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Gold, IMF, Silver, U.S. Debt, U.S. Dollar, U.S. New Home Sales

Gold Hit Record Highs $1,827 on News of Fall in Existing Home Sales, Freddie-Mac lowering rates, 10-Year US Bonds Droppes Under 2%


Gold rallied to its second record high in a week on Thursday, driven by growing investor unease over the outlook for the U.S. economy after data showed an unwelcome pickup in inflation, and over the lack of resolution to the European debt crisis.

Asset such as stocks, corporate bonds, industrial commodities and higher-yielding currencies slid after investors lost more appetite for risk, to the benefit of gold, government bonds and the dollar itself, which many resort to in times of extreme market nervousness.

Although gold remains off its inflation-adjusted peak above $2,000 struck in 1980, it is one of the top performing assets this year, up by over 25 percent versus a 15-percent loss in U.S. blue-chip stocks <.SPX> or a 7.7-percent decline in the price of copper.

So far in August, the price has risen by more than 11 percent, putting it on track for its biggest monthly gain since November 2009.

Growth in the United States, which last week lost its top-notch credit rating, has been patchy, while European leaders struggle to contain the spread of the debt crisis that has forced Greece, Portugal and Ireland to seek emergency funding and now threatens to swamp Italy and Spain.

Spot gold was up 1.6 percent on the day at $1,816.09 ounce by 2:00 p.m. BST, having hit a record $1,817.90 and was on course for a 9 percent gain over the last two weeks, its best two-weekly performance since mid-February 2009.

GOLD IN DEMAND

Demand for gold has been fairly evident through increases in holdings of the metal in exchange-traded funds and rising open interest in U.S. gold futures, building on a decline in the second quarter of the year.

The World Gold Council said in a report on Thursday overall gold demand fell 17 percent in the second quarter to 919.8 tonnes, as growing interest in jewellery, coins and bars failed to offset a sharp decline in ETF buying.

Investment in ETFs fell by more than 80 percent on the same quarter last year, although inflows this year are up by a net 6 percent, with most of that investment materialising in the last month, according to ETF data monitored by Reuters.

In Europe, plans from France and Germany to move towards fiscal union in 2012 got a chilly response from other euro-zone countries and failed to reassure investors worried about the region’s debt crisis and weakened economies.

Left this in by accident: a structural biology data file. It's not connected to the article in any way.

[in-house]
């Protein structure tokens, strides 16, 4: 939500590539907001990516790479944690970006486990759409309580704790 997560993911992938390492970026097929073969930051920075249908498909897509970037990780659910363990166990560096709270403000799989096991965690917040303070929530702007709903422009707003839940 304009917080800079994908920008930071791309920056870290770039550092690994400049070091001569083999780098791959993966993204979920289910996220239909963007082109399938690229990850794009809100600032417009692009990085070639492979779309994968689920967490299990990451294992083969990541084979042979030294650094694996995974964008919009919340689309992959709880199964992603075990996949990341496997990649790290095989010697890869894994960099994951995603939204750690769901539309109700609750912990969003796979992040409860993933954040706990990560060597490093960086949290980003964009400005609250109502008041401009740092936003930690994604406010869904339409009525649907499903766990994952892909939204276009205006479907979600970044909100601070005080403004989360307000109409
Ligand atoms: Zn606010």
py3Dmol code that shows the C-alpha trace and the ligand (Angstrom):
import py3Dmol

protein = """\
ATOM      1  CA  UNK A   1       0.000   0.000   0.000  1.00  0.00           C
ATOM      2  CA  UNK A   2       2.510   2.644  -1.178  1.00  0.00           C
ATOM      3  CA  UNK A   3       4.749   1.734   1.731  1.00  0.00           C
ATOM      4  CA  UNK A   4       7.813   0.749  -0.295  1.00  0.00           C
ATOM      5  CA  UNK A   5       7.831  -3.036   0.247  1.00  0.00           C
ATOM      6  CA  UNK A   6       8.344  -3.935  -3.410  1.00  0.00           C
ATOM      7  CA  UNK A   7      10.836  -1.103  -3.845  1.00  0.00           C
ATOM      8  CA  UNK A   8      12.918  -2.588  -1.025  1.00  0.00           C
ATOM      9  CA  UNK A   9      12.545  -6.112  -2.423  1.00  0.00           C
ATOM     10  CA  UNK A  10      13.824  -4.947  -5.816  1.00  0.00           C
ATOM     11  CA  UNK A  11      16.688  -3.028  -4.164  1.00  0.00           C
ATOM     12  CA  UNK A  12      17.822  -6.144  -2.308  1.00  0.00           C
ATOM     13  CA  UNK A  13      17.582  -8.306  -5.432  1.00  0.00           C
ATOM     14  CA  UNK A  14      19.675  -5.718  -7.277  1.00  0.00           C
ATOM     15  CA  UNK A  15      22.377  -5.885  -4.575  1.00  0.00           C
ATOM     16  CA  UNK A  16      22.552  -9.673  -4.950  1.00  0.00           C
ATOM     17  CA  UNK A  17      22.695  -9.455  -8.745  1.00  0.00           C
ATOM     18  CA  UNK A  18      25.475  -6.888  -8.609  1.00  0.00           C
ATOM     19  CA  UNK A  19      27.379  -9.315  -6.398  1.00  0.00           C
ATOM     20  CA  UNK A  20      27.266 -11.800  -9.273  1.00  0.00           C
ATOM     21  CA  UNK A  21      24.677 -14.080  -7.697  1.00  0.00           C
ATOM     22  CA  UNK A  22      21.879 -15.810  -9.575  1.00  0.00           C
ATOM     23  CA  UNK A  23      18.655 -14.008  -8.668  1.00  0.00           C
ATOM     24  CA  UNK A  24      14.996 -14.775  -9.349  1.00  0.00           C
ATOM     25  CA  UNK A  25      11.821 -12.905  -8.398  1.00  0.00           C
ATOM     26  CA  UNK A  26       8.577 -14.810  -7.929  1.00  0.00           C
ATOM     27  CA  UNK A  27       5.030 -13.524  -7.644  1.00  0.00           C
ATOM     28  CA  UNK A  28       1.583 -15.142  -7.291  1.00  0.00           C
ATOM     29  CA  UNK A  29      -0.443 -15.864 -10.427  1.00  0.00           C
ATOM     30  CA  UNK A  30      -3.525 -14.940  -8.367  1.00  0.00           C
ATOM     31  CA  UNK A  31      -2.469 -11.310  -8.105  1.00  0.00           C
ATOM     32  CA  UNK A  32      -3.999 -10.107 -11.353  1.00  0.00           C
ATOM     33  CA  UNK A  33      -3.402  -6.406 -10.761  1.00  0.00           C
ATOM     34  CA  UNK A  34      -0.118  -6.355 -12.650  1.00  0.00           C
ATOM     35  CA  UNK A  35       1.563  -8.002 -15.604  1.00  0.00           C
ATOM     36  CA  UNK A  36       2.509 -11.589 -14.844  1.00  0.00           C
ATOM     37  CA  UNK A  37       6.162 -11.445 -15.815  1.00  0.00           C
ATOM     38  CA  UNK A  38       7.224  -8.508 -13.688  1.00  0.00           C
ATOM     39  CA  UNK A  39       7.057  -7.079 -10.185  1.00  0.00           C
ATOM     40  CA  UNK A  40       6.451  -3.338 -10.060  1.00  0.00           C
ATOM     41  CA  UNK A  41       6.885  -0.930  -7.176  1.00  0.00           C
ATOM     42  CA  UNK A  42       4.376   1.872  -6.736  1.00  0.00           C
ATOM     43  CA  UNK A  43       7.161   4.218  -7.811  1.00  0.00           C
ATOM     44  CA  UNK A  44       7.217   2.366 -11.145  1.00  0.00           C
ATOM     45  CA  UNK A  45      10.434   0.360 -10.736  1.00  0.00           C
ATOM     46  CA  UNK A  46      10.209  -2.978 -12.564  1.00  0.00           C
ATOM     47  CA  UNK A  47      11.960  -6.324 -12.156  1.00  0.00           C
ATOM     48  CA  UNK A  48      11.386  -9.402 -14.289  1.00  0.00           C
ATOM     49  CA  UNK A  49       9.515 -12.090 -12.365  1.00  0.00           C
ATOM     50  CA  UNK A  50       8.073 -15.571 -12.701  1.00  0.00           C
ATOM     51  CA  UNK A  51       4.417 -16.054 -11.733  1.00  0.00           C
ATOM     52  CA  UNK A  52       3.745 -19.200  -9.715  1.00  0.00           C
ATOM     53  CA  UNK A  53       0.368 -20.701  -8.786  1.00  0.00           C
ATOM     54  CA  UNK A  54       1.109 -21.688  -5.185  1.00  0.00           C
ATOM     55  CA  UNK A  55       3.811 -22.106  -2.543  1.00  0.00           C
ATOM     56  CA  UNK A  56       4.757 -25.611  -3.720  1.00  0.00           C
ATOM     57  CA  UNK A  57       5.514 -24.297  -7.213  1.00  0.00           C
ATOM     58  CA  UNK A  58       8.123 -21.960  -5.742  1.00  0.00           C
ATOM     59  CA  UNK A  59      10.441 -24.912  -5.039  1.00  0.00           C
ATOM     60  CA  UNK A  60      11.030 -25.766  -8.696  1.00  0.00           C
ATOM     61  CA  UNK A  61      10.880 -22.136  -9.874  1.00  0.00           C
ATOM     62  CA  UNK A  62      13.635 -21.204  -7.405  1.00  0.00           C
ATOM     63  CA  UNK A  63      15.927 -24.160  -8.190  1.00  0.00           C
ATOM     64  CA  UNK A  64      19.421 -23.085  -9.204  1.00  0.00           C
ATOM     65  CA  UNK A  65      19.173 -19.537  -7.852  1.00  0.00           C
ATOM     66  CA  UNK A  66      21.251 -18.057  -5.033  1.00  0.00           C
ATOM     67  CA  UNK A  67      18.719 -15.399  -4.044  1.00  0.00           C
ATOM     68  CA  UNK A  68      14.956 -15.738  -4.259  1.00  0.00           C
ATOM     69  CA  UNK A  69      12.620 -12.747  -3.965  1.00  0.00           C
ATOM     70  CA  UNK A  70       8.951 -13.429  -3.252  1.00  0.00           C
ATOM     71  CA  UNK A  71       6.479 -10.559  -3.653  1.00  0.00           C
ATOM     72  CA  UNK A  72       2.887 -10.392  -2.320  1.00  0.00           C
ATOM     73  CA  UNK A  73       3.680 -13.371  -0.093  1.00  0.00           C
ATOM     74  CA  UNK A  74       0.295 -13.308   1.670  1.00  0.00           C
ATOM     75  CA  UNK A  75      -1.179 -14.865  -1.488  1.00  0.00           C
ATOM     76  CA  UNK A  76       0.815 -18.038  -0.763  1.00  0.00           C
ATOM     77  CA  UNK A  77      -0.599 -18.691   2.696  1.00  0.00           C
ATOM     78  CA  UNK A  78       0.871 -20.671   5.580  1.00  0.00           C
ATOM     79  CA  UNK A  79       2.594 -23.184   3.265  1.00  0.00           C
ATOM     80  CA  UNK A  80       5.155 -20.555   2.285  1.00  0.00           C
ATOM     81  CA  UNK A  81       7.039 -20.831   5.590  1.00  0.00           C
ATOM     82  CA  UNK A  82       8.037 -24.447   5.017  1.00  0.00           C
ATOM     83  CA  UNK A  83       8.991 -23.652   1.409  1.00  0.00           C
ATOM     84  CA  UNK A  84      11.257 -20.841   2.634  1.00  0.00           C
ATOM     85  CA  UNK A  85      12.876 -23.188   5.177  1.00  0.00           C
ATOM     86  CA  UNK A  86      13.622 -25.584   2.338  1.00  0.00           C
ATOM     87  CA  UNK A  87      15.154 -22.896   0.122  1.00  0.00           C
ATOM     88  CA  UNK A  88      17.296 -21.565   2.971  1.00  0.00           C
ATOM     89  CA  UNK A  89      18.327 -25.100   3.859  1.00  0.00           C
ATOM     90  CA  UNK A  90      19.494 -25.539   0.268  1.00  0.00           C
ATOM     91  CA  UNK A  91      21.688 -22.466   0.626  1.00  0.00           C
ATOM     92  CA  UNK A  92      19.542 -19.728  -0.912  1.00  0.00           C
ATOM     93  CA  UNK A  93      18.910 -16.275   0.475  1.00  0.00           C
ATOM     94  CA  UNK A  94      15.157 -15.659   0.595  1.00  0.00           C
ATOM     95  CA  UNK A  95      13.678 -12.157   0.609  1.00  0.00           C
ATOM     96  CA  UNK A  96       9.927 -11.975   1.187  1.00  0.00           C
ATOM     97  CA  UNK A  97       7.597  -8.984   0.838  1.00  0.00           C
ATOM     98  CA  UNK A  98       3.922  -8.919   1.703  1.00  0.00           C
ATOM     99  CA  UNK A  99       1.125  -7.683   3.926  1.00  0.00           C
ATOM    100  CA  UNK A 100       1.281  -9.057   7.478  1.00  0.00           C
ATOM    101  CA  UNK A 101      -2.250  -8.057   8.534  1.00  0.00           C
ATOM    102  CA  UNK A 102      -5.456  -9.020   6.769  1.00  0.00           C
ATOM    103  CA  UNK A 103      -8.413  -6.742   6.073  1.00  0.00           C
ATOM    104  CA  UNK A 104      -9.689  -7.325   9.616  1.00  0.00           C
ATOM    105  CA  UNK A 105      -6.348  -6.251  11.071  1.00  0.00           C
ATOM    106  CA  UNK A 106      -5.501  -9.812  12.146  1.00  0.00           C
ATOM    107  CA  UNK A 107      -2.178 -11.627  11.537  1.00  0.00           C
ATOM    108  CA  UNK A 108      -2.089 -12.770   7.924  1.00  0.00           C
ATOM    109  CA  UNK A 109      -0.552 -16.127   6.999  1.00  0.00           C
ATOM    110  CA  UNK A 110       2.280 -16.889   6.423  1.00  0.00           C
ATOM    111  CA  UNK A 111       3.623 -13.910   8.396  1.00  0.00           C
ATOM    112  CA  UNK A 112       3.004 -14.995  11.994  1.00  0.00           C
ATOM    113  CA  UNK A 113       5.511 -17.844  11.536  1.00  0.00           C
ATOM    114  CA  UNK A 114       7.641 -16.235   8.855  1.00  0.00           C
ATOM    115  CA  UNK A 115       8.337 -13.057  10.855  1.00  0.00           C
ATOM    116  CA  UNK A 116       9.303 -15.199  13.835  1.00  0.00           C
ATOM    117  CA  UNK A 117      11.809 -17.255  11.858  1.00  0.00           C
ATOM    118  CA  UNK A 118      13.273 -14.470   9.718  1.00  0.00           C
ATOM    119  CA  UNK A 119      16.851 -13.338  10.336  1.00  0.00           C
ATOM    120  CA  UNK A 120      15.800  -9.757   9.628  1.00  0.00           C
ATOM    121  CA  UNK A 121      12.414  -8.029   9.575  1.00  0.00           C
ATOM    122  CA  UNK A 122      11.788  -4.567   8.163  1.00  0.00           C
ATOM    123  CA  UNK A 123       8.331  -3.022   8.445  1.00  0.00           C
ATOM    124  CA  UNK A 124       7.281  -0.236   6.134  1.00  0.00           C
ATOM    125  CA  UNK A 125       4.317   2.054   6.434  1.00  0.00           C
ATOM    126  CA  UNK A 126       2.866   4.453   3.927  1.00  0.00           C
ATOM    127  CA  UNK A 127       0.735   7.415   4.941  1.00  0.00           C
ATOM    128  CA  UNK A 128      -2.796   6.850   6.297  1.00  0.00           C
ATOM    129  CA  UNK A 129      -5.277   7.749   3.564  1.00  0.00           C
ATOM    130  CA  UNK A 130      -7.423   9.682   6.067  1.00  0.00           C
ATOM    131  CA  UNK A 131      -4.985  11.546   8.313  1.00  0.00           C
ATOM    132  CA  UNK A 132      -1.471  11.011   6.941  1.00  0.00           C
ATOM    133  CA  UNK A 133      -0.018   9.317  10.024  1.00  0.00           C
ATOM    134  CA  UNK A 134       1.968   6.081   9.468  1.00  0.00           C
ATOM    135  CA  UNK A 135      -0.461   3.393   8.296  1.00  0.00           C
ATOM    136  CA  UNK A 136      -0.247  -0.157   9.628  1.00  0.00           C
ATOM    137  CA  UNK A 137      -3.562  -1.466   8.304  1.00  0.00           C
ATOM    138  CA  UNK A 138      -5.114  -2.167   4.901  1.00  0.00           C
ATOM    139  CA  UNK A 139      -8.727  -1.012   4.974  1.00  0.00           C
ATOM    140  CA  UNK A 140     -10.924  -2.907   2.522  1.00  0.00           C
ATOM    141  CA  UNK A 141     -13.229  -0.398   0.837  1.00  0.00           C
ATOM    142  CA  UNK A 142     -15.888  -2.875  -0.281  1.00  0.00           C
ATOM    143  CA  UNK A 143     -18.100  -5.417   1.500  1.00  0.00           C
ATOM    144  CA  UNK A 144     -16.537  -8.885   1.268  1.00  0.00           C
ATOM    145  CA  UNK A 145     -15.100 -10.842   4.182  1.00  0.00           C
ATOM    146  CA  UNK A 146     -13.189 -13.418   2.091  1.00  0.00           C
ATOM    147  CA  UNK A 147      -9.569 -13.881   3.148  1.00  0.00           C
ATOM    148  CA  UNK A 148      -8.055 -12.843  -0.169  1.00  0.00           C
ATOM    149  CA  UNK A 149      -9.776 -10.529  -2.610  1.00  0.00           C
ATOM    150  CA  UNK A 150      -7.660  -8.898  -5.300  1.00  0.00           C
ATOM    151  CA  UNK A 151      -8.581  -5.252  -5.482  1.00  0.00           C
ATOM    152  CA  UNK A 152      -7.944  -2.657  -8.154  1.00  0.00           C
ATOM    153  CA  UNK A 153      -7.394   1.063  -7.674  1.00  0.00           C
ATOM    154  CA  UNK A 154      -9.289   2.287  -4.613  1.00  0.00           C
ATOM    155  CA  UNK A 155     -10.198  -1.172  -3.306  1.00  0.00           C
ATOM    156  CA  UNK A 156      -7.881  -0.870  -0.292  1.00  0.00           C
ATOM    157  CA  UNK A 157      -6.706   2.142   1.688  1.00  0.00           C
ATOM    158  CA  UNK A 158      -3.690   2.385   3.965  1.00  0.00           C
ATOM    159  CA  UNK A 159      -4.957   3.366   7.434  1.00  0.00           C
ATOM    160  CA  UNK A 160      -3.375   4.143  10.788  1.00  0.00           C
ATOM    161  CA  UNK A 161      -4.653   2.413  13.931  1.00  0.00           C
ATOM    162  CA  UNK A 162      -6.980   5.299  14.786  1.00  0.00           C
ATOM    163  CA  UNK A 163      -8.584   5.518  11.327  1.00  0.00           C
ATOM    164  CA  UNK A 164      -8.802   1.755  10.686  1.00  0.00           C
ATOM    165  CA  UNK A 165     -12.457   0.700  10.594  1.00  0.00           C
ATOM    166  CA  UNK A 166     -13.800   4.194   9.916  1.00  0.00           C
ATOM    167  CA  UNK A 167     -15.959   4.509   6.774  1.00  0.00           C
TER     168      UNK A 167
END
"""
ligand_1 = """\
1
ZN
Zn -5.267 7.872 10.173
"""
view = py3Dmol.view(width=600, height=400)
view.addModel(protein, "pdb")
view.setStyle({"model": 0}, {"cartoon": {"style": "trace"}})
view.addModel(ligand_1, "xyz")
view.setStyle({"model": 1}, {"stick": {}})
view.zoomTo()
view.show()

The U.S. Federal Reserve Bank is taking a closer look at the U.S. units of Europe’s biggest banks, concerned that a euro zone debt crisis could spill into the U.S. banking system, the Wall Street Journal reported.

The $2.5 trillion (1.51 trillion pounds) U.S. money market funds industry — which supplies short-term dollar funding to banks — has retreated from the euro zone in recent months, concerned that the continent’s debt crisis is spiralling out of control.

In other fundamental news, Venezuelan President Hugo Chavez said the country will nationalize its gold industry and is moving its international reserves out of Western countries.

Existing home sales fell 3.5 percent

Existing home sales unexpectedly dropped in July as cancellations of pending contracts continued to depress buying activity.

The National Association of Realtors said on Thursday sales fell 3.5 percent month over month to an annual rate of 4.67 million units. June’s sales were upwardly revised at a 4.84 million-unit rate.

Economists polled by Reuters had expected sales to rise 3.8 percent to a 4.90 million-unit pace. Compared to July 2010, sales were 21 percent higher.

Major stock benchmark indexes fell more than 4 percent on a morning of downbeat economic data that also included mid-Atlantic factory activity. Investors snapped up U.S. Treasuries on fears over a global economic slowdown.

NAR Chief economist Lawrence Yun said the fallout rate of contract sales for properties on the market continued to average 16 percent for a second straight month, higher than the 10 percent average seen during the same period in 2010. The uptick was a result of difficulties with mortgage financing and home appraisals, he said.

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